In 2007, a panel of national experts reviewed the arthritis programs funded through state health departments and made several important recommendations that led to major changes in the program that took effect in 2008.
An important outcome was to strengthen programs by providing states with sufficient funds to extend effective, evidence-based interventions to reach more people with arthritis. States will now use CDC funding to dramatically increase the availability of interventions such as Arthritis Foundation exercise programs, strengthen partnerships with Arthritis Foundation chapters and others, increase public awareness, and improve their ability to monitor the burden of arthritis and coordinate activities. The central aim is to improve the quality of life of people affected by arthritis.
As a result of increased investment in funded states, the CDC has funded 12 states for the period of 2008-2011, with average funding levels of approximately $500,000. This funding level is now on par with other major chronic disease programs.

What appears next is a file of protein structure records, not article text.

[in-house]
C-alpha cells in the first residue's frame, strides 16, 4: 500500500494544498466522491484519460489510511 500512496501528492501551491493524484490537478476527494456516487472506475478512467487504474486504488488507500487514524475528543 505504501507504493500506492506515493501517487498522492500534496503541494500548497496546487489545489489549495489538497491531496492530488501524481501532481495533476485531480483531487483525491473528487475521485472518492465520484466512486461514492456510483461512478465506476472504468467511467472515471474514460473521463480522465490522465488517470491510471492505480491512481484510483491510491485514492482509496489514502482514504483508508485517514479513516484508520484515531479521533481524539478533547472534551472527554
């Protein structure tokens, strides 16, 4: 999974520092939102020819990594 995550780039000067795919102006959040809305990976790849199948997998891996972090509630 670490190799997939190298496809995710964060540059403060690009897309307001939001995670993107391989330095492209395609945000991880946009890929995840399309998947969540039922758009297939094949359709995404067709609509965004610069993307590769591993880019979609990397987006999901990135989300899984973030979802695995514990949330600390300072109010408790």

With this enhanced program, states will increase awareness that something can be done for arthritis and will help people strive toward a goal of a life free of arthritis pain.
Goals of the CDC Arthritis Program
To learn more about the services the Arthritis Foundation offers near you, visit www.arthritis.org and type in your zip code in the box provided.
Patients with autoimmune diseases such as rheumatoid arthritis (RA) have immune system abnormalities that resemble characteristics of immune dysfunction typically seen in the elderly. Studies released in 2008 reinforce and expand upon evidence previously released that people with autoimmune arthritis perhaps are biologically older than their chronologic age would indicate.